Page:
Real Estate

The Chase: She wasn’t planning on buying a house—until she did

Wylie Burke.
Wylie Burke. Photograph by Erin Leydon

The buyer: Wylie Burke, the 41-year-old director of the learning institute at Hincks-Dellcrest Centre, a children’s mental health facility in Toronto.

The story: Wylie had been living in a one-bedroom apartment in High Park for five years, paying $1,120 per month in rent, when she started to think about buying. She figured a condo would best suit her single-income budget, but her sister, who owns two investment properties, insisted that a house was a better purchase. As an experiment, Wylie agreed to a one-day search near the Bloorcourt area, where her family lives. Her plan was to look at five properties and later see what they sold for. She wasn’t going to make any offers, but, for the purpose of the experiment, she set a budget of $650,000. She’d need help with her mortgage payments, so a separate basement apartment was a must.

Option 1

Dennis Avenue (near Eglinton and Weston). Listed at $599,000, sold for $701,000. Wylie was taken with the first property she saw: a detached house with three bedrooms. It was recently renovated, but she wanted a place she could fix up herself. It didn’t help that this one was in Mount Dennis, a long way away from her target neighbourhood.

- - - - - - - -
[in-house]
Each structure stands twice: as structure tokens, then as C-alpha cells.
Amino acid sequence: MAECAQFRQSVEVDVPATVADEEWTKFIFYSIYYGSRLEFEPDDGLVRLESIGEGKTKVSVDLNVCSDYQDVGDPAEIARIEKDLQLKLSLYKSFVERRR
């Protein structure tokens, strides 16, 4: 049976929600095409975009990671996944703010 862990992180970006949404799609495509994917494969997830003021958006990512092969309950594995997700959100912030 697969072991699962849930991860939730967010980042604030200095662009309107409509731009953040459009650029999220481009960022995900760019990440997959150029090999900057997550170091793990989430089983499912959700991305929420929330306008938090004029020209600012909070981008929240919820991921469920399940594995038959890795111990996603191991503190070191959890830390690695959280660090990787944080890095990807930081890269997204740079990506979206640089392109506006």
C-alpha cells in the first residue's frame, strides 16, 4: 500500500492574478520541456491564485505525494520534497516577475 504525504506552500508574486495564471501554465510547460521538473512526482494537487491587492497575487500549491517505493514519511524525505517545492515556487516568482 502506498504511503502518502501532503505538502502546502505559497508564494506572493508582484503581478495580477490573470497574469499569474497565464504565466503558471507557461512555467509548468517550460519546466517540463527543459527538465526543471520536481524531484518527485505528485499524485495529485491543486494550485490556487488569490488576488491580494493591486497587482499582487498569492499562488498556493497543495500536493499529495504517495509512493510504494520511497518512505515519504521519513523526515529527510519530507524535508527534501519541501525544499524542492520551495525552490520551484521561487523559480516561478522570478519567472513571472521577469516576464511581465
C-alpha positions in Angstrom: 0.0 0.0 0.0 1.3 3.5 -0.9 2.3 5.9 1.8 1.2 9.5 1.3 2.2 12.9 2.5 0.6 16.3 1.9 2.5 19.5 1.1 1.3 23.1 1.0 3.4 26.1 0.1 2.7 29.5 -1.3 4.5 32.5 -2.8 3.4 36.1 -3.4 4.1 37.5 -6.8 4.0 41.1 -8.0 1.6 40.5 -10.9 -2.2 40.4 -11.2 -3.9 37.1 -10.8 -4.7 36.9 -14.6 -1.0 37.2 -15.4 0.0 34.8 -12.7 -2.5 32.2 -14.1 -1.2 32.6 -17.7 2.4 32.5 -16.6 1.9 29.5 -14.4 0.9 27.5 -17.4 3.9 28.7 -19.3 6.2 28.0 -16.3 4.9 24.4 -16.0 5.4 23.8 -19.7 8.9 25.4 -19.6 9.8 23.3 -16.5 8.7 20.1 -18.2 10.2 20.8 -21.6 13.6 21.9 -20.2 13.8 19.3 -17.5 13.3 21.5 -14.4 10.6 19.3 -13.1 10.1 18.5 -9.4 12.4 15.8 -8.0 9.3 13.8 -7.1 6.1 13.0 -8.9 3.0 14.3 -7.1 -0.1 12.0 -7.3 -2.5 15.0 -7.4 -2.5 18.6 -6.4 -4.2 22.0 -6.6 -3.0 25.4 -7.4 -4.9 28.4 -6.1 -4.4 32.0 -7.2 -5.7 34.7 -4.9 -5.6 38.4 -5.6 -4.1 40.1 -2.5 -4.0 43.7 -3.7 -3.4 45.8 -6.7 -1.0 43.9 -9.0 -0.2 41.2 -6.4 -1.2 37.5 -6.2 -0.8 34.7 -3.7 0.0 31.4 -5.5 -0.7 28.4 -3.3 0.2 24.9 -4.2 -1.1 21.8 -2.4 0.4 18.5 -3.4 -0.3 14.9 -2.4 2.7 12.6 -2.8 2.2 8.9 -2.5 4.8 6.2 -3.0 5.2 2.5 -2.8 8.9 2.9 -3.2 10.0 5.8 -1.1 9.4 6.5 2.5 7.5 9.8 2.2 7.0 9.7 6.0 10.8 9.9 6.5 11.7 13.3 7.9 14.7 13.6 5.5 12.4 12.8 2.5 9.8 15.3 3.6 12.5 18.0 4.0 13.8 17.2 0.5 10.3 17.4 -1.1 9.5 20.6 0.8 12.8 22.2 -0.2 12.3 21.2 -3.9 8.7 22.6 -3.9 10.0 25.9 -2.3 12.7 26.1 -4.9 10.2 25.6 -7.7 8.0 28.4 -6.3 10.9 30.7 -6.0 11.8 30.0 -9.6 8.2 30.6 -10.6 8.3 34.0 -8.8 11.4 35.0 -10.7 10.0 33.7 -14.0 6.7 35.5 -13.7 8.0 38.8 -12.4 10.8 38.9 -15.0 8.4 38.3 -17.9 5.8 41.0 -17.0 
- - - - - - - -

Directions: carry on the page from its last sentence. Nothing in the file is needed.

Option 2

Norman Avenue (near St. Clair and Caledonia). Listed at $599,900, sold for $633,800. This three-bedroom semi was closer to Bloor West, and it had a rental unit in the basement—albeit one with a strong mouldy smell. The sellers were taking bids the next day. Even if Wylie had wanted to make an offer, there would have been no time for her to bring in an inspector.

The buy

Brad Street (near Dundas and Dupont). Listed for $699,000, sold for $688,000. The houses Wylie liked were either too remote or too expensive. Then she saw an unusual listing: a two-bedroom semi that had been on and off the market for two months. The wallpaper was jaundiced from tobacco smoke, the floors had a slant and the roof had been shoddily repaired. Wylie hired an inspector, who said that fixing the place wouldn’t be that costly. She bought the house for $11,000 under asking and sunk $30,000 into renovations. She has since moved in and is expecting her first tenants in the spring.

The Hunt


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